AZ Botched Execution Re-Ignites Controversy Over Death Penalty

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To execute or not to execute? That is the question. And by what method, this execution?

lethal injectionOur country has been divided on the issue of capital punishment since the early 1800’s. But for the past six years 32 states thought it was all figured out–lethal injection is the most humane method.  So, the electric chair went the way of firing squads and public hangings.

That was supposed to be a win-win situation, with justice prevailing while convicts’ 8th amendment right to protection from cruel and unusual punishment is upheld. So, WTF went wrong?

Look to the European Union for the answer. Really? Yeah. But first . . .

By not dying promptly yesterday in Arizona, Joseph Wood, (murderer of a woman and her father) set into place the proverbial final straw upon the stack of so-called botched executions this year which included Michael Lee Wilson, 38, (Oklahoma); Dennis McGuire, 53, (Ohio); and Clayton Lockett (Oklahoma) on April 29.

What has the European Union got to do with this? The European Union wants to lead the world in ending capital punishment. To that end, they have halted the exportation of execution drugs, causing the U.S. to look for domestic sources. Domestic pharmaceutical companies, not wanting to be associated with lethal injections, have insisted upon anonymity. In turn, inmates are suing penitentiaries, claiming that such anonymity violates their rights, and the effects of certain death-inducing cocktails constitutes cruel and unusual punishment.

That whole sequence represents a domino effect (also known as “if this, then that”) of controversial issues as the debate over lethal injection cranks up again.

Among the controversies is whether or not Wood was gasping or snoring during the hour+ it took him to expire. If he was gasping he may have been in pain. If he was snoring, he was in the unconscious state that precedes death, in no apparent discomfort.  (BTW, Wood got to live 25 years longer than his victims, who had suffered cruel and unusual death when he shot them in cold blood.)

Here’s an account of their deaths, from the Arizona Daily Star:

Wood, who had sometimes assaulted Debbie Dietz during their relationship, walked into her workplace and shot her father in the chest. She was on the phone calling for help when Wood grabbed her around the neck and shot her in the chest.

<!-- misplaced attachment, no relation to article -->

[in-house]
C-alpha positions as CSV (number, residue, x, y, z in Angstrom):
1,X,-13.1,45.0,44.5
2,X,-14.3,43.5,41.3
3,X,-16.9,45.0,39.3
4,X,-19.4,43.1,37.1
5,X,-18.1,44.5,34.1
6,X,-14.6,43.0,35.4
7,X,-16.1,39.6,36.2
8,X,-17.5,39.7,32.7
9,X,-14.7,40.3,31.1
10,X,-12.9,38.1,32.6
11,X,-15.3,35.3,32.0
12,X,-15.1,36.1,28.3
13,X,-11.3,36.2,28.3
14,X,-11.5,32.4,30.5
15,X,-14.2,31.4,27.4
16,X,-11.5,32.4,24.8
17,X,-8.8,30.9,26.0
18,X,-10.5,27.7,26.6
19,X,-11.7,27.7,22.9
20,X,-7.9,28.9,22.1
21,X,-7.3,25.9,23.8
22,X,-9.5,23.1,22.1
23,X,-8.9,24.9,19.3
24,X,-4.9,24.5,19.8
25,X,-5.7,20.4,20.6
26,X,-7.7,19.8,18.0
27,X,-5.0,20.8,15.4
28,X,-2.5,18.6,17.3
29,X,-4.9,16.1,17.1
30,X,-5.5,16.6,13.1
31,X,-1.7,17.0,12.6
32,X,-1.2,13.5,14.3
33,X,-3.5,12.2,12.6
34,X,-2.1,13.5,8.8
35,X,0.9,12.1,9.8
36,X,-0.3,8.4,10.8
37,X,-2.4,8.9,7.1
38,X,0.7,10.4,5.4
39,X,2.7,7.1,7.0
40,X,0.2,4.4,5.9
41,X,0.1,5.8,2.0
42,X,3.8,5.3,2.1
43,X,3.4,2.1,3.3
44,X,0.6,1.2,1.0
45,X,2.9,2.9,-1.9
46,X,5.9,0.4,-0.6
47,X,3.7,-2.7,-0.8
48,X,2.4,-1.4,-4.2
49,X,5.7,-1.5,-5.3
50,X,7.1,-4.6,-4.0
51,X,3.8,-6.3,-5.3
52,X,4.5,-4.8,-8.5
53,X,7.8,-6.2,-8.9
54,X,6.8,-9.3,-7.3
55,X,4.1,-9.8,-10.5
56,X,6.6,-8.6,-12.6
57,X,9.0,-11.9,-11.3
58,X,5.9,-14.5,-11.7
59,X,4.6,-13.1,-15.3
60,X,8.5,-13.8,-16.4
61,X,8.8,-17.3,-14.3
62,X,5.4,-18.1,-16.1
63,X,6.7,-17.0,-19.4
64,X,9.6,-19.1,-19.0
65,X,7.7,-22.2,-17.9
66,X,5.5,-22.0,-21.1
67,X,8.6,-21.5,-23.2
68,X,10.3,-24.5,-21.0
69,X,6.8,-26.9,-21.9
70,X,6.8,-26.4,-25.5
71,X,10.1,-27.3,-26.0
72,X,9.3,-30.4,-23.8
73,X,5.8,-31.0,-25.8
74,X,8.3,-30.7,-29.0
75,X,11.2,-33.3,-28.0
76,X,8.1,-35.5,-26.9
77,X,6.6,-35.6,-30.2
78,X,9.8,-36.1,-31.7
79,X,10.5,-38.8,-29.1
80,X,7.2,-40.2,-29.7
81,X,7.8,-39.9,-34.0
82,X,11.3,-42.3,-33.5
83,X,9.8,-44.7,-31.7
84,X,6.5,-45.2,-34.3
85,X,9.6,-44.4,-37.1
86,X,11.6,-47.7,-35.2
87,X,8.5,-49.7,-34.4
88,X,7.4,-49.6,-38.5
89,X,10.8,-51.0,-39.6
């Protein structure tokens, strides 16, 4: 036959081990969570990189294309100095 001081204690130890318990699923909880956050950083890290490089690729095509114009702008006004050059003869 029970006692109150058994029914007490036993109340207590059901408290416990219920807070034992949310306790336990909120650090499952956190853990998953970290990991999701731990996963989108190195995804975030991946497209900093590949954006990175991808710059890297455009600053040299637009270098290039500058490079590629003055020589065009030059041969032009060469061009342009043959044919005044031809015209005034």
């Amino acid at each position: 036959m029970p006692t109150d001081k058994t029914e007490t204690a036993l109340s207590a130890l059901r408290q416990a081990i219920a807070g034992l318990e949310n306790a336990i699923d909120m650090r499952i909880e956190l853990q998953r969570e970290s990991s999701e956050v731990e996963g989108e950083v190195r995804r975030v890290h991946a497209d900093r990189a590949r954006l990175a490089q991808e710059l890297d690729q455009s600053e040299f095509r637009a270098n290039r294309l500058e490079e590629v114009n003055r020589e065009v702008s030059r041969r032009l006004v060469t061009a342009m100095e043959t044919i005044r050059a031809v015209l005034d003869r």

Employees of the auto shop who witnessed the shootings heard Wood say: “I told you I was going to do it. I love you. I have to kill you, bitch.”

Police arrived almost immediately, having followed Wood because of a traffic violation. When confronted, Wood pointed his gun at police, who fired at him, hitting him with nine shots.

At the 1991 trial, Wood’s attorney argued his client’s alcoholism and drug use caused him to be erratic and depressed.

Let me get this straight.  A drug using alcoholic, prone to domestic violence, premeditated the shooting deaths of two people, fired on police, was found guilty, then outlived his victims by 25 years, died by lethal injection after he may or may not have gasped for air?  Have no fear, a costly review is in progress which will determine if, in fact, he was gasping or snoring, as Pima County Medical Examiner Gregory Hess performs an autopsy.

Hess told NBC News that the cause of death is pending until toxicology reports come back, “but we saw nothing unusual.”

Also reported by NBC:

In Ohio, Dennis McGuire, 53, took 25 minutes to die and appeared to gasp for breath in January when given an untested cocktail that included midazolam. The state put another execution on hold while it reviewed what was seen by some as a botched procedure.

 

Ohio declared that the execution was “humane” and that McGuire — convicted of raping and murdering a pregnant woman — felt no pain.

Oh, thank goodness.

Nationally, death-row inmates continue to challenge changes to execution protocols and laws and policies that keep the suppliers a secret.

 

Lawmakers in some death-penalty states are also pushing to have other forms of execution — such as firing squad or electric chair — reinstated. Experts on both sides of the debate say it’s unlikely that will come to pass on a broad scale because the public is unlikely to embrace non-medical executions.

 

Some death-penalty foes are predicting the high-profile Lockett disaster — in the wake of publicity about reversed convictions — could erode American support for the death penalty.

 

What does the U.S. Supreme Court have to say about it?

 

While several justices indicated they were in favor of a stay of execution in a couple of cases where inmates challenged the drug secrecy, the nation’s high court has yet to block an execution because of that issue.

 

Three weeks ago, the justices declined to take up the case of Christopher Sepulvado, who was sentenced to death for killing his 6-year-old stepson and challenged Louisiana’s secrecy rules.

There is no easy answer. But what do you think? Should the death penalty be allowed to continue? Should the electric chair or firing squad be reinstated? Before answering, remember the execution scene from The Green Mile. Oooh, maybe lethal injection should be perfected.

(T)

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